Monday, April 21, 2014

Powerade Zero flavors

I have no interest in trying the orange or the lemon flavors, but I have tried the others.

I'd rate them as follows:

1. Fruit punch
2. Mixed Berry
3. Strawberry
4. Grape

The mixed berry (blue) is not bad, but its taste is a bit sweet and it gets tiresome.

The strawberry is not so good. The flavor is very synthetic tasting. It tastes a bit like beer, a non-alcoholic extra watery type beer.

They really missed the mark on the grape though. I am a huge fan of grape propel which I drink all the time, so I thought this one would be a hit. No such luck. It tastes two parts super synthetic grape flavoring, and one part of something rather 'medicinal' tasting.

For now the fruit punch is the most tolerable of the lineup that I've tried. I'm concerned though that it's something I could quickly get tired of.

I've tried the berry and the fruit punch in the non-zero versions, and both tasted arguably better than their 'zero' counterparts.

I hope to get more chances to try the non-zero ones, but I got these zeroes on a deal, or I probably wouldn't have got them at all. It's unfortunate that the non-zero ones have so much more sugar.

I'm trying to get an addition for the grape propel though, something a bit heavier hopefully with some calories. I also have dr. pepper, but that is caffeinated so I drink it much more sporadically, and avoid it late at night. It's also supposed to be really unhealthy or w/e.

Wednesday, April 2, 2014


I was watching part of a David Blaine rerun with a family member, and they asked me what kind of magic trick would convince me that said person was really "magic" as opposed to just being an illusionist.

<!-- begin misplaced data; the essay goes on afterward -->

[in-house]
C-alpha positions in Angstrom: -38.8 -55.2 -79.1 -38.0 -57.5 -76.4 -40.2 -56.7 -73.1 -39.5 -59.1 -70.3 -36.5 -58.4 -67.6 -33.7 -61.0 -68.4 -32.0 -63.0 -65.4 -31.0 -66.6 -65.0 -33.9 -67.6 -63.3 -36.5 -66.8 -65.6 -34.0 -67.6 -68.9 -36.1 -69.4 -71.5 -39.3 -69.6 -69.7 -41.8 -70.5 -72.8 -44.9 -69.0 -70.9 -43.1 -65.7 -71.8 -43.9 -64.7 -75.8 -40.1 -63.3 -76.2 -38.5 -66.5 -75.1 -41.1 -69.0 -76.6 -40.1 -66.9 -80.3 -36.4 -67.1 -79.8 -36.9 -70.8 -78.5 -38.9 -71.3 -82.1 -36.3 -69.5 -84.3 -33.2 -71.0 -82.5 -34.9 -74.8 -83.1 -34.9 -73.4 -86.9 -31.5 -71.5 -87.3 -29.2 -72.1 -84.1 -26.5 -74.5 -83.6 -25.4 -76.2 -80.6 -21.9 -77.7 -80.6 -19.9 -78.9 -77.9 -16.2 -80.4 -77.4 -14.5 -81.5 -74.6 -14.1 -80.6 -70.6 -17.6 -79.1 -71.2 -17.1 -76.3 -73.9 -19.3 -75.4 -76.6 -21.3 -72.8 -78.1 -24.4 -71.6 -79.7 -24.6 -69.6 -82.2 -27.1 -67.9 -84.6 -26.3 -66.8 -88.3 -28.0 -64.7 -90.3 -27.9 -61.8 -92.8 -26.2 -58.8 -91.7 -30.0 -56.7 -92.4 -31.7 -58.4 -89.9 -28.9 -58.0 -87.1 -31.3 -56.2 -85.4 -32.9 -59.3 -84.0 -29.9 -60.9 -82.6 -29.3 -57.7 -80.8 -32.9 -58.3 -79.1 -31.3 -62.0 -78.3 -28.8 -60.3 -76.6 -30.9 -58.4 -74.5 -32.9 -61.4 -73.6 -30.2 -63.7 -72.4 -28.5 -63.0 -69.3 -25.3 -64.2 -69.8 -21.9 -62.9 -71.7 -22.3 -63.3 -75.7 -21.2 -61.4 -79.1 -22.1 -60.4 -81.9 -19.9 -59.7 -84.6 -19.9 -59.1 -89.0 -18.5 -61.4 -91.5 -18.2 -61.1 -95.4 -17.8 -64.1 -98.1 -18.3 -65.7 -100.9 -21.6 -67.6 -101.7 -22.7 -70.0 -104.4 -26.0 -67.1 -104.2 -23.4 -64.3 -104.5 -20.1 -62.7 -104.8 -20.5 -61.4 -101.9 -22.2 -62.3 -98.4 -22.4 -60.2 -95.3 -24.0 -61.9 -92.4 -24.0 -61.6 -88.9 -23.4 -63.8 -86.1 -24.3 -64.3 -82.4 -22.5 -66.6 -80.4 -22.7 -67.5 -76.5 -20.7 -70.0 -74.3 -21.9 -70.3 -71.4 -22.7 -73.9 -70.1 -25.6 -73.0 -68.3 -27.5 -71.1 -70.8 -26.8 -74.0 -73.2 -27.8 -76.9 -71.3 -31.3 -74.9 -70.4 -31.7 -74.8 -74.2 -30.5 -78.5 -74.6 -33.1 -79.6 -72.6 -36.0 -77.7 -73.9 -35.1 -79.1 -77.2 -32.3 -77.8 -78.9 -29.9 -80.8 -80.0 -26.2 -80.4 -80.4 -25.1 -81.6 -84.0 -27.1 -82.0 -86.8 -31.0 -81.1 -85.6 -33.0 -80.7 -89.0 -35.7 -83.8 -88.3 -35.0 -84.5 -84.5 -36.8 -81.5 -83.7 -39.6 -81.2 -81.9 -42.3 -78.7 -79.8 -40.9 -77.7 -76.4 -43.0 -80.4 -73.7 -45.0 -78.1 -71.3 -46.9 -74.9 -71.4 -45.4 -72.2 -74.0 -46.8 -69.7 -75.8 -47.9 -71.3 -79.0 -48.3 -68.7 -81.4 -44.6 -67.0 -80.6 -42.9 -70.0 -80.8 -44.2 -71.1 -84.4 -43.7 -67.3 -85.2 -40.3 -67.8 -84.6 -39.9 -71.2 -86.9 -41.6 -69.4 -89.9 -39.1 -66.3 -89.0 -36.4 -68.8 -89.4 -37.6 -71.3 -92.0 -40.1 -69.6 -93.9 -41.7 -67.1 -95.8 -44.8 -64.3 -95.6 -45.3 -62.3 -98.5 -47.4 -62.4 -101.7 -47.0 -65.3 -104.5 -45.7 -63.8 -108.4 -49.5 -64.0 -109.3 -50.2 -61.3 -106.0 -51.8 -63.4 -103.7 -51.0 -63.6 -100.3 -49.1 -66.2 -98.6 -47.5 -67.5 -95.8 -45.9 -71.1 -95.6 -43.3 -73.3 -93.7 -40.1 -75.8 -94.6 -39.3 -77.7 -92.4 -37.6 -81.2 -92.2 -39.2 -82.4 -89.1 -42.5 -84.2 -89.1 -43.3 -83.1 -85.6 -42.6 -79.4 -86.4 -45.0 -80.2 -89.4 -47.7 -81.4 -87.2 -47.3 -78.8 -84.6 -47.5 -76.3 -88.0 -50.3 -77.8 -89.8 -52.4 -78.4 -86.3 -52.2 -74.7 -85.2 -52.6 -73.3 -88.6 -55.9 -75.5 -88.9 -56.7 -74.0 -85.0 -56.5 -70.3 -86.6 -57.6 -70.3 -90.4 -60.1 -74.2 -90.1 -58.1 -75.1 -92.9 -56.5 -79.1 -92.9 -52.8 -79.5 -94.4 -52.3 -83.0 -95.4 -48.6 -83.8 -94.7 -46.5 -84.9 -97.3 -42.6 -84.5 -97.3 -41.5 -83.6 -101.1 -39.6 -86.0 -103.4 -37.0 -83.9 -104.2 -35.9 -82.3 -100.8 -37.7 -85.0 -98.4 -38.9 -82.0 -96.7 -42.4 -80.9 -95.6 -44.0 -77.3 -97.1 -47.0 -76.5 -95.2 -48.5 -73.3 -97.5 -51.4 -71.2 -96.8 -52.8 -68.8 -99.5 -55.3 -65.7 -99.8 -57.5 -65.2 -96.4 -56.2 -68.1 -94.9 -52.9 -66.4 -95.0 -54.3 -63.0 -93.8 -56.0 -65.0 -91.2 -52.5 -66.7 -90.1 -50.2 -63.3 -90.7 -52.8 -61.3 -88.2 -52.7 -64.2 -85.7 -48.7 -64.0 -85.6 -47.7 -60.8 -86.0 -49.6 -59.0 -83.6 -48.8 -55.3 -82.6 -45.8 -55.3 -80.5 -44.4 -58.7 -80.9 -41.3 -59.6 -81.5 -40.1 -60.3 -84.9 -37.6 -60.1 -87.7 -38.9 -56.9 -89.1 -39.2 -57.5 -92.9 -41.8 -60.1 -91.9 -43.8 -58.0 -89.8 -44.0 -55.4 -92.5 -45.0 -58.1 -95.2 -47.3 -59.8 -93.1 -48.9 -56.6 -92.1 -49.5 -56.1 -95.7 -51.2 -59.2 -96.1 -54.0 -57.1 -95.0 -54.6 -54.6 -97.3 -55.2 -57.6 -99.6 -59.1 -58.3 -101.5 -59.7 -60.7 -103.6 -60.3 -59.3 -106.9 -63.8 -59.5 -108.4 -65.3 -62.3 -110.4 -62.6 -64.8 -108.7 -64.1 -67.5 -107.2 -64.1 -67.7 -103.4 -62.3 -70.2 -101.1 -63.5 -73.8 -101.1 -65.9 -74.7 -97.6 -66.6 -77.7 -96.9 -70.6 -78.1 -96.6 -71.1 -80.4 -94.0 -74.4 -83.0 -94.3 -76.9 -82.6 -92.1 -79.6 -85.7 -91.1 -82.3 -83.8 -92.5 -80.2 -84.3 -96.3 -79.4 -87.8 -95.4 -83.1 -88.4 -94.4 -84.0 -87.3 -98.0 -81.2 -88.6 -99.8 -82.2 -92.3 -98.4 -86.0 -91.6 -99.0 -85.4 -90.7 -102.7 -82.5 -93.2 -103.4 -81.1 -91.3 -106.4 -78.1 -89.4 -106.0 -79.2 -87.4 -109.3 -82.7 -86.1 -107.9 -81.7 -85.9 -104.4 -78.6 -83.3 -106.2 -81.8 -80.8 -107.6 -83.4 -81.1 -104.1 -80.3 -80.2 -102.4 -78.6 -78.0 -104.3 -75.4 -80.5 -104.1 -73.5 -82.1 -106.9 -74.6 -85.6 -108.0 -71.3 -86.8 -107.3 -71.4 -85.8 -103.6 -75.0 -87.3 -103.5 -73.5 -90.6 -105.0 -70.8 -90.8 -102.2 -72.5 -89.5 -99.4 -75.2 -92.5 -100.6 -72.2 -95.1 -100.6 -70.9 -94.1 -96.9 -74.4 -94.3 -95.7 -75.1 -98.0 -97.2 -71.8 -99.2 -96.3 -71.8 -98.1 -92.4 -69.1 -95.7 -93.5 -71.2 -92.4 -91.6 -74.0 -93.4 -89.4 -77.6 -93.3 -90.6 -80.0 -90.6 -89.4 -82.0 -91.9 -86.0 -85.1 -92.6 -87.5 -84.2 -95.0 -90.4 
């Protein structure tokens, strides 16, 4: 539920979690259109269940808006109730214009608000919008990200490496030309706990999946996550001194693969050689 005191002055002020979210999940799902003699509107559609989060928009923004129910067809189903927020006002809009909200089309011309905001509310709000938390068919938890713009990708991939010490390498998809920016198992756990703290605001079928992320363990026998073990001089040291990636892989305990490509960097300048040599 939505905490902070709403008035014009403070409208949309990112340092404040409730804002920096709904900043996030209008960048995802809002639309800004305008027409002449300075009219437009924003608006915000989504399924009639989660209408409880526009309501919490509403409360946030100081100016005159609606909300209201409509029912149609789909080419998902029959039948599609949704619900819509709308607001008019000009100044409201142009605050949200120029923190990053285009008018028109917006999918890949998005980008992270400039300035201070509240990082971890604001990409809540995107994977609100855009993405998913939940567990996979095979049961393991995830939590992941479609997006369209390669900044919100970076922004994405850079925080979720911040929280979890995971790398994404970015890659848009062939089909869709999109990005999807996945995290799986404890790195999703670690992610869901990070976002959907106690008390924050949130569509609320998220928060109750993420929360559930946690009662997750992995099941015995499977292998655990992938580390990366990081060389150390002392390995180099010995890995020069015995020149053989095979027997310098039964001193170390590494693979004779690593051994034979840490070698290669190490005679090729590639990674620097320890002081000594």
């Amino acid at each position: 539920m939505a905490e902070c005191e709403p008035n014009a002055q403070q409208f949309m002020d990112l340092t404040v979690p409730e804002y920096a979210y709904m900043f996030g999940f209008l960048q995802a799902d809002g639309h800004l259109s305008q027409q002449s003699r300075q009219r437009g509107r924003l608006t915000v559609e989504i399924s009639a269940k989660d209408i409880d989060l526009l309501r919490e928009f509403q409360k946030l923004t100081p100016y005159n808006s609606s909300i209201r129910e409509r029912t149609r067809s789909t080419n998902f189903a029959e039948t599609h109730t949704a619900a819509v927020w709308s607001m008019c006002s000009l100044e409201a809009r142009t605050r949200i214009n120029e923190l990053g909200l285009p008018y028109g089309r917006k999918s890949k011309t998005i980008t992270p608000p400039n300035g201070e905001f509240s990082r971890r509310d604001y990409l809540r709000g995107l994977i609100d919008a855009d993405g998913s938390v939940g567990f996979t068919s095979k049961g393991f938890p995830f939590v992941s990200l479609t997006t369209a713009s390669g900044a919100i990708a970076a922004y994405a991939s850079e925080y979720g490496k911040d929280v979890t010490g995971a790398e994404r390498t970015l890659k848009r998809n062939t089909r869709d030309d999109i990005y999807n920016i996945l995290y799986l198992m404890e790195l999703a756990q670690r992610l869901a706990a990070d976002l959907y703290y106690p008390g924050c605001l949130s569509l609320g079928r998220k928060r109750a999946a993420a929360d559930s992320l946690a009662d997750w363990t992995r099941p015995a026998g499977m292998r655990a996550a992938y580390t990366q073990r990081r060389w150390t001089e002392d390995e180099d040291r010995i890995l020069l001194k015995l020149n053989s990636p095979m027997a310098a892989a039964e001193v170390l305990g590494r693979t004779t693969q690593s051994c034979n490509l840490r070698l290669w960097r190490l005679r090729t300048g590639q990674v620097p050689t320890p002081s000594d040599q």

On the spot I said that while I could be extremely "impressed" I concluded that no such task would be convincing, even things like blatant mind reading, causing all green plants to appear red for a day, or causing an interstellar image to appear.

The problem is that to consider something magic I have to say that what I'm seeing doesn't just appear to break the rules, but actually does break the rules. The rules being the rules of reality, the laws that govern the universe, or perhaps the laws of physics.

When one sees an illusionist perform an impressive trick they could have the following reactions:

1. I know all the rules, and what has just been done violates a rule and is therefore magic.

2. I know all the rules, however what I am seeing likely fits into these rules and only appears not to.

3. I don't know all the rules, but what I have seen certainly breaks the rules and is therefore magic.

4. I don't know all the rules, but what I have seen likely fits into the rules I do know, and only appears not to.

I find #4 the most pragmatic, as #2 has the problem in that if it can be shown that none of the rules are broken, they will either have to conclude that what they have seen is in fact magic, or conclude that they actually do not know all the rules.

#3 is illogical since how can you know that something breaks a rule if you do not know all the rules?

#1 is the main path to a belief in magic.

It's ironic that a magician such as David Blaine could go far back in time to early human cultures and do his magic tricks, and easily convince such early peoples that he has magic powers. Most wouldn't argue that such persons would be quick to believe in magic, and yet this is due to a belief that one understands their reality completely, as opposed to not understanding it.

While skeptics are often seen as arrogant know-it-alls, their position is one of accepted ignorance and uncertainty over the knowledge they possess.

This has implications of theism vs. atheism, since a deity would likely possess great 'magic'.

"Any sufficiently advanced technology is indistinguishable from magic." -Arthur C. Clarke